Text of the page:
La Niña is characterized by unusually cold ocean temperatures in the equatorial Pacific, as compared to El Niño, which is characterized by unusually warm ocean temperatues in the equatorial Pacific. La Niña is also sometimes called El Viejo.
This year we are in a weak La Niña weather pattern that is expected to be short lived (possibly through January). According to the NOAA National Weather Service, the current seasonal outlook for winter 2016-17 favors above-average temperatures and below-median precipitation across much of the southern tier of the U.S., and below-average temperatures and above-median precipitation in portions of the northern tier of the U.S.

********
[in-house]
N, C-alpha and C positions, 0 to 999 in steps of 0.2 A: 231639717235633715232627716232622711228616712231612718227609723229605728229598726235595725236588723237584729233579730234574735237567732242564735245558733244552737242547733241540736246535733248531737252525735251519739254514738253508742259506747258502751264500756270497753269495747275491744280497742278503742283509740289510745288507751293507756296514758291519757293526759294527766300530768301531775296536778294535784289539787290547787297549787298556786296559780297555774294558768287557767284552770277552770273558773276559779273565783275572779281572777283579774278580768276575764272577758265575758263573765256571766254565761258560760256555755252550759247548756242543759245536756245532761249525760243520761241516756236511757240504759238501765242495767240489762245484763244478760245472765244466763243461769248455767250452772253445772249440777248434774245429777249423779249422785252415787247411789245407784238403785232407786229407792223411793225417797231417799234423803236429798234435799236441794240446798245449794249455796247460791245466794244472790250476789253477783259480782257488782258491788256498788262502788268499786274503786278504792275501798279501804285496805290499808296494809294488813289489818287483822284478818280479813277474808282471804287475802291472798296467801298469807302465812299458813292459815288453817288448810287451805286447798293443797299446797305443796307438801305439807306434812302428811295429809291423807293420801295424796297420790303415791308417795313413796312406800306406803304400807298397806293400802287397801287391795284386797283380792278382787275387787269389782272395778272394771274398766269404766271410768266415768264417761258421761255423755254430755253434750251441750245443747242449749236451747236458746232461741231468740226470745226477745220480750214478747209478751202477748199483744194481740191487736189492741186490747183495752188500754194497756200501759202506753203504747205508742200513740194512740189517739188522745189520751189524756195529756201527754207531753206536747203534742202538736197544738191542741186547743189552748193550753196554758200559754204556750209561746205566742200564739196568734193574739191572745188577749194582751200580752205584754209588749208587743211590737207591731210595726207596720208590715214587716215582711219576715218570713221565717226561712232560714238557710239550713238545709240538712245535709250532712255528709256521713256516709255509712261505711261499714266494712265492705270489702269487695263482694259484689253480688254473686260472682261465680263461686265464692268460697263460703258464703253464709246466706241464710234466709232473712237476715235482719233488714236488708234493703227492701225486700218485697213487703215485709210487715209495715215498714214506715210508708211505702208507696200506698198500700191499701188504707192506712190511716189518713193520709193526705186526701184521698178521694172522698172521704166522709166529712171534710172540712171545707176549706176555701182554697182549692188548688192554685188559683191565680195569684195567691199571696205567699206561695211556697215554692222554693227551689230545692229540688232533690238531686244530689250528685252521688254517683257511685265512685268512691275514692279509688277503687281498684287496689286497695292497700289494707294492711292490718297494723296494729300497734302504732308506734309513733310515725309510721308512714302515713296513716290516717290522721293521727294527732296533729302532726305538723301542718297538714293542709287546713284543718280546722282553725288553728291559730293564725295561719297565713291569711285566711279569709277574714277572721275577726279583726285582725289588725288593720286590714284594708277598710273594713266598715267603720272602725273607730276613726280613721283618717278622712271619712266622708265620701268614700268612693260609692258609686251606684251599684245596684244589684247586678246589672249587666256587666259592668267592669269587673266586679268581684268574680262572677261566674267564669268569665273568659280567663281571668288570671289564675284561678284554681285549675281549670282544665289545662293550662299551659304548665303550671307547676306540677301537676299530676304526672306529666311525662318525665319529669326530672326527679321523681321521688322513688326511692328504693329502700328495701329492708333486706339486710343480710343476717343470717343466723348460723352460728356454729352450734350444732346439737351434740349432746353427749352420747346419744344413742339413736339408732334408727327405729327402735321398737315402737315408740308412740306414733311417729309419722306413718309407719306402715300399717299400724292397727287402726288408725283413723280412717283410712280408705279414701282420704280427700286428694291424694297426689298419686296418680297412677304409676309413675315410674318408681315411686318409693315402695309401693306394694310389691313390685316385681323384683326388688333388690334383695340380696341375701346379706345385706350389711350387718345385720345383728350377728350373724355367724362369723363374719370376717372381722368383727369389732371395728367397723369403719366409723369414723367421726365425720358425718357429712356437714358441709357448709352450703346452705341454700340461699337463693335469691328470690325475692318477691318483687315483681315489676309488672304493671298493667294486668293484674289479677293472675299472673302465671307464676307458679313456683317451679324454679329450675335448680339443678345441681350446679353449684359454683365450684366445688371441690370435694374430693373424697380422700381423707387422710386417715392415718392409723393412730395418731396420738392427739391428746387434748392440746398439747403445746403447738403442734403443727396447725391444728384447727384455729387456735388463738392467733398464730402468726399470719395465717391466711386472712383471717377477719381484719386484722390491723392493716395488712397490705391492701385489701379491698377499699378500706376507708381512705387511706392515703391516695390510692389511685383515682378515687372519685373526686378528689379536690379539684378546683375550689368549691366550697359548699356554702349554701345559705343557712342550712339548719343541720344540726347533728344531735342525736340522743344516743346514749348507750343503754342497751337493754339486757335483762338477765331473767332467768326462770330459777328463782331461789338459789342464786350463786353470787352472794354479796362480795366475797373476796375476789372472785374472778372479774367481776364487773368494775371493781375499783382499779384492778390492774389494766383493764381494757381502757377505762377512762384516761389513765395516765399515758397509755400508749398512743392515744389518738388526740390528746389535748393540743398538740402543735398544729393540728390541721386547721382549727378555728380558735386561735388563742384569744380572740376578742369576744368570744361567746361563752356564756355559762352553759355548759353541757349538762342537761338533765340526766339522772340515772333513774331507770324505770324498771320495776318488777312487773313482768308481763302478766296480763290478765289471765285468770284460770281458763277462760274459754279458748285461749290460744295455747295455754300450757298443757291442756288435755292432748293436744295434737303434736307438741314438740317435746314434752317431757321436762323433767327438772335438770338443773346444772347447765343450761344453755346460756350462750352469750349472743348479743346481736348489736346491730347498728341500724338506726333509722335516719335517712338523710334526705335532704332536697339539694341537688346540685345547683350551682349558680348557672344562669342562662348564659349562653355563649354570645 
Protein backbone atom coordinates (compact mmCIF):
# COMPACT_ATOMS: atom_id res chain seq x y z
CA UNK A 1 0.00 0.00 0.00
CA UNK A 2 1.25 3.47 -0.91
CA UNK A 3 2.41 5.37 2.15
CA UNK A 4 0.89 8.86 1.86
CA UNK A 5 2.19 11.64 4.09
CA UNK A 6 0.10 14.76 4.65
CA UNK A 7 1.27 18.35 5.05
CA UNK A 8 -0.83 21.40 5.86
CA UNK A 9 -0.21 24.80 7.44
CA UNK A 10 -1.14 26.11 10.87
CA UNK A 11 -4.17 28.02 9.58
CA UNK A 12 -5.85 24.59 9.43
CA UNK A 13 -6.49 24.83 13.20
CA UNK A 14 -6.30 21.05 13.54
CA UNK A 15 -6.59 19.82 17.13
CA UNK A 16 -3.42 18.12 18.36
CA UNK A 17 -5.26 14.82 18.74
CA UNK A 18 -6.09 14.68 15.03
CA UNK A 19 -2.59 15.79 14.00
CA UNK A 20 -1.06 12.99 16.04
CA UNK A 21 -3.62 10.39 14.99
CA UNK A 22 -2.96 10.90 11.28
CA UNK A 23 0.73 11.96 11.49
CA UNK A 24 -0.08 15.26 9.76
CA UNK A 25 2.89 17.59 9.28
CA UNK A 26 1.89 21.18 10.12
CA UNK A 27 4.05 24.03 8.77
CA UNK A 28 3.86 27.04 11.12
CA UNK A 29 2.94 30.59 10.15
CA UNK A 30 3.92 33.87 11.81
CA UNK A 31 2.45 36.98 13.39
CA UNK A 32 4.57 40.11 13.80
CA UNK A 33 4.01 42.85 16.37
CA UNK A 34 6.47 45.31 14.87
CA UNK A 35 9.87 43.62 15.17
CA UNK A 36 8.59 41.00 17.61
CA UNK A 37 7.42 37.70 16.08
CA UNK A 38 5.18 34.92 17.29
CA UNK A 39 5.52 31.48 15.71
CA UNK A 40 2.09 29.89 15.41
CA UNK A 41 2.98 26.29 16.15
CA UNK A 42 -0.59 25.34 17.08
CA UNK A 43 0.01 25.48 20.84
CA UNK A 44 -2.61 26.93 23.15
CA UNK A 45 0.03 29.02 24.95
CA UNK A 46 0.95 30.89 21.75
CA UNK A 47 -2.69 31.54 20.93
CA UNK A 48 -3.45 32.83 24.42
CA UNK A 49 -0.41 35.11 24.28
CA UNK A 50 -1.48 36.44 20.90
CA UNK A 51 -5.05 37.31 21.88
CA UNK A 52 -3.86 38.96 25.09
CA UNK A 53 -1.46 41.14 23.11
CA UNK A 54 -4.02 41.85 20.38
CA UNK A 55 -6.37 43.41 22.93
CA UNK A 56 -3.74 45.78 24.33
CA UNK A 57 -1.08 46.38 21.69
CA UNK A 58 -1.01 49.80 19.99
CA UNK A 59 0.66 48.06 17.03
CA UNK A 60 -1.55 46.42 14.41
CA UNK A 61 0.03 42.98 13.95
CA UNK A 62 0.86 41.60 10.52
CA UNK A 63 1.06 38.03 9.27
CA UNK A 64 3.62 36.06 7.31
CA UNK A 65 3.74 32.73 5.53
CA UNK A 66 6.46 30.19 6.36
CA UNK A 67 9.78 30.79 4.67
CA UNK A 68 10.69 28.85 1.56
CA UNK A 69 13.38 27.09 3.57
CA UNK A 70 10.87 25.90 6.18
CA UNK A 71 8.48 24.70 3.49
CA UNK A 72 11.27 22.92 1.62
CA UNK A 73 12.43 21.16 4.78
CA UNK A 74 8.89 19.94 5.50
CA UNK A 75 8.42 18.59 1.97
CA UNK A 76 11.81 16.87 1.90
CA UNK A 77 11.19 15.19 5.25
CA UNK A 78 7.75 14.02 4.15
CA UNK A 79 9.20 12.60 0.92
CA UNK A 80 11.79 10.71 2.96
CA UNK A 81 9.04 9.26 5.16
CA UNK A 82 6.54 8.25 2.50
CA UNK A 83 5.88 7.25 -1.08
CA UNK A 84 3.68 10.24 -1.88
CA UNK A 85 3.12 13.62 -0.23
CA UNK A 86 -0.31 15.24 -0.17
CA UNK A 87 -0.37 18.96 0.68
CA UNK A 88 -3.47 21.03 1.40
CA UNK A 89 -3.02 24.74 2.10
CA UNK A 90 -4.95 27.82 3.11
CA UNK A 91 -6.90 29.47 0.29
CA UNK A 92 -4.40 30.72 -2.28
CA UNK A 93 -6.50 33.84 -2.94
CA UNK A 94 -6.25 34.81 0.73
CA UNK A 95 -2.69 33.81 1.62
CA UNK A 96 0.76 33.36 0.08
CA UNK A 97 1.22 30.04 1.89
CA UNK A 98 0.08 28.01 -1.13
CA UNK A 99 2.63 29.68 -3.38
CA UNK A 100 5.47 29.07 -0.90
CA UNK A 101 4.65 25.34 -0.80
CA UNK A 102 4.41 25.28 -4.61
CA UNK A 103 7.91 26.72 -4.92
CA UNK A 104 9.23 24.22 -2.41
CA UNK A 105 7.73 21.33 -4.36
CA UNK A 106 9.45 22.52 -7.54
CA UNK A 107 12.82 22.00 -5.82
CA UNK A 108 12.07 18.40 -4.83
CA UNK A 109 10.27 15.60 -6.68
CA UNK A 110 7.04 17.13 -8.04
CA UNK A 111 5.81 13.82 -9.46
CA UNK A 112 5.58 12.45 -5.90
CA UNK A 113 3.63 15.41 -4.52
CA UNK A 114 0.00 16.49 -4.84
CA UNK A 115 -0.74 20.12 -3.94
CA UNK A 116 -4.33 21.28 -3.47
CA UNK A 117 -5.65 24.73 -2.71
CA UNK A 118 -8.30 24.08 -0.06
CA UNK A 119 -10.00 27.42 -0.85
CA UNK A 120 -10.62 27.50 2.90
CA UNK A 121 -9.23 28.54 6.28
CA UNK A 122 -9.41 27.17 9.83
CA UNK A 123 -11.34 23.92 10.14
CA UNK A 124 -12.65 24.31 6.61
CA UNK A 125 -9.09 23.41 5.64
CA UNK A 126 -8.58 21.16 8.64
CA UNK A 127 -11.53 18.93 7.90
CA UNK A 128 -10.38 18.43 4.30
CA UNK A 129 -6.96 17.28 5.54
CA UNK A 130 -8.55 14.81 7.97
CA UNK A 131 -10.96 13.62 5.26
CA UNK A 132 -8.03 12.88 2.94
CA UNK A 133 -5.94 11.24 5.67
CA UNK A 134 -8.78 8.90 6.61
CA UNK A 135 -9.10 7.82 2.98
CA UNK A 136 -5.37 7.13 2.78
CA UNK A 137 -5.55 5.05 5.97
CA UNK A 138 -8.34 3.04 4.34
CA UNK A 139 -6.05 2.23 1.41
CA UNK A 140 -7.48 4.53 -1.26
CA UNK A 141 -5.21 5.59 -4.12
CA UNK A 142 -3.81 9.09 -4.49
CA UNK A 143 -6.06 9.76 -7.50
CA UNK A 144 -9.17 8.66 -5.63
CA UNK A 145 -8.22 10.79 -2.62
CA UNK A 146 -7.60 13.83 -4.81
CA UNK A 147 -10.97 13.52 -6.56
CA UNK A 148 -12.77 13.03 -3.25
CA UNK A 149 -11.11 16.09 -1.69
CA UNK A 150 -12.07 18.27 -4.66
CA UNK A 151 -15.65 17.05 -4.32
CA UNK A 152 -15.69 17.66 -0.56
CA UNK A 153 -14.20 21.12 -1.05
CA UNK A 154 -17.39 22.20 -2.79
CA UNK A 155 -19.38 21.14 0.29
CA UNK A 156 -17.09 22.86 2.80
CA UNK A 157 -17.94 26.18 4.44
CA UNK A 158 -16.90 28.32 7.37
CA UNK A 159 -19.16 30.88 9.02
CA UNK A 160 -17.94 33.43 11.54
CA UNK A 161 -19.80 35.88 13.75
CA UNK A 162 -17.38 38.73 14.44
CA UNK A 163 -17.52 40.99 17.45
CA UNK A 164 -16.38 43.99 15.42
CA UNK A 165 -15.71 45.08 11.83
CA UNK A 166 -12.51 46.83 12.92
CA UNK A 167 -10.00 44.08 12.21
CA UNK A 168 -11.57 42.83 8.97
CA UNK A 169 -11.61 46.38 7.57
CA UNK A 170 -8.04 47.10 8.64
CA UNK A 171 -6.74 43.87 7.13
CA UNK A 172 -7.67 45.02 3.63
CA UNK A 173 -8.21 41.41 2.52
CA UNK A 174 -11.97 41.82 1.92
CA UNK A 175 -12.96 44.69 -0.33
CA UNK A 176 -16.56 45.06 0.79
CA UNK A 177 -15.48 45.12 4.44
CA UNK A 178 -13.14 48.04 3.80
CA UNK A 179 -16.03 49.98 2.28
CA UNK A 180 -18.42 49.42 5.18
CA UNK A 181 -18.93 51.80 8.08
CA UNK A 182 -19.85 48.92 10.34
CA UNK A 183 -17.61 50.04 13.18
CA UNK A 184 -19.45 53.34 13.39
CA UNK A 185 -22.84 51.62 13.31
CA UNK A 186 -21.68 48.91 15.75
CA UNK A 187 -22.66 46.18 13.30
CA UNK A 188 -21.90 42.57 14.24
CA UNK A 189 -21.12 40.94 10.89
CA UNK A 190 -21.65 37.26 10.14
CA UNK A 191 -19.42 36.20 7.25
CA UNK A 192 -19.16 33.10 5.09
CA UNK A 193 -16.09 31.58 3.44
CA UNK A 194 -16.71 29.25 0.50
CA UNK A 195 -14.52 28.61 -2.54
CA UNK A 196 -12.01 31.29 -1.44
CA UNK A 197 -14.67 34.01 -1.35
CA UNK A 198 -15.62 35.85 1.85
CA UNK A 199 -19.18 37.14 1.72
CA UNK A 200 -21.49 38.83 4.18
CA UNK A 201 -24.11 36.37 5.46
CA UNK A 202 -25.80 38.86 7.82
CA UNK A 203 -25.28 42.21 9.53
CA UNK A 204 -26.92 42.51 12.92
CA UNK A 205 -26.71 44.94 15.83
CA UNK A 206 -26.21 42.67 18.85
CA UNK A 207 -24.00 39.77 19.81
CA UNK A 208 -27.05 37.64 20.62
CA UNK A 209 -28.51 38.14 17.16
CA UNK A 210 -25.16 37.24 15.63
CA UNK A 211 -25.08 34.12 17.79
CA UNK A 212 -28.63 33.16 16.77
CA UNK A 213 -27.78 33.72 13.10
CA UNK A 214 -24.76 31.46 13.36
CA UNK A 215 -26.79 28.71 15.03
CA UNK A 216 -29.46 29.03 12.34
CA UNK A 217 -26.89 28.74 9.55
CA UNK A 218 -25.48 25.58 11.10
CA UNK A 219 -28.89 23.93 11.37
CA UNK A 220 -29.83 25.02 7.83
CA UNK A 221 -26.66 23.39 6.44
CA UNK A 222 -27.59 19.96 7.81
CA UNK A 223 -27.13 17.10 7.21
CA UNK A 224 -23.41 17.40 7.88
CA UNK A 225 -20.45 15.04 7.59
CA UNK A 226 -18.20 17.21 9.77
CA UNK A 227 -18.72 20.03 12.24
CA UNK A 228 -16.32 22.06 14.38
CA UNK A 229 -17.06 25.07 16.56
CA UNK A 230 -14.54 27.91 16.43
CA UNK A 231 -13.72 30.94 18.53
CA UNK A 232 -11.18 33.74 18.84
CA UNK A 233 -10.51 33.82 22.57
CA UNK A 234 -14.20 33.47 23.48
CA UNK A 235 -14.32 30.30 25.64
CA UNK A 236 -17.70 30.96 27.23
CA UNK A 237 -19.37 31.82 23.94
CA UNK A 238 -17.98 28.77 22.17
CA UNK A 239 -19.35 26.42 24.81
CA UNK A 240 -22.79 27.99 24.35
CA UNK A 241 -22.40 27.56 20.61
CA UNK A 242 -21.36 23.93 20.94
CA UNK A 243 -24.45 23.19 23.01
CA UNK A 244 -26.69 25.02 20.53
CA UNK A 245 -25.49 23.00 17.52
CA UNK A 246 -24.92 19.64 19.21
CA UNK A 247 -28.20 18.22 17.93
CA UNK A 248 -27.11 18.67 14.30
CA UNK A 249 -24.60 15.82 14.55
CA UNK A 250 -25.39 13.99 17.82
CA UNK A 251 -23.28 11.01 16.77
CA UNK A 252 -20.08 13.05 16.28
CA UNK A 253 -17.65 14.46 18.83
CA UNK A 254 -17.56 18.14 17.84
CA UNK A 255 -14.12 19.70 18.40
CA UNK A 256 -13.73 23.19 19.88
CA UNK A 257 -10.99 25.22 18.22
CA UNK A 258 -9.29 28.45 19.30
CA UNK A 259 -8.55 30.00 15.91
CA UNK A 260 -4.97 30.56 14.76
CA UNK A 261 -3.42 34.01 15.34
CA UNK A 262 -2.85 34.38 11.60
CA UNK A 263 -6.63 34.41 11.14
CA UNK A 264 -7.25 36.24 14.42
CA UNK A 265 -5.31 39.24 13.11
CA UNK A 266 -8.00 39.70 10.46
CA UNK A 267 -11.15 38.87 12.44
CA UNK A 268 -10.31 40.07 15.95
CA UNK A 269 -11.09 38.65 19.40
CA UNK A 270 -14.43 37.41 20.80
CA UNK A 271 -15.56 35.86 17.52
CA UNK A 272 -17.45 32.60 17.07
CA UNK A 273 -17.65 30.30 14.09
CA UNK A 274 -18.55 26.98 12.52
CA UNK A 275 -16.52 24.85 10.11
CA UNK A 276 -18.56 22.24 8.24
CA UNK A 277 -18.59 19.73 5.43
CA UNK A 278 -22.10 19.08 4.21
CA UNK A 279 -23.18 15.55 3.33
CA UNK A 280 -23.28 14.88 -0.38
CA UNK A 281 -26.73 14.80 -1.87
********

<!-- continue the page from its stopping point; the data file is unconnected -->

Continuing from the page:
So what does this mean for North Texas? This outlook suggests warmer than average temperatures and lower than average precipitation for our area through this winter. This is not necessarily good news for areas that are experiencing drought. Lower than average precipitation means that drought conditions will remain and in some cases worsen.
*precipitation image from NOAA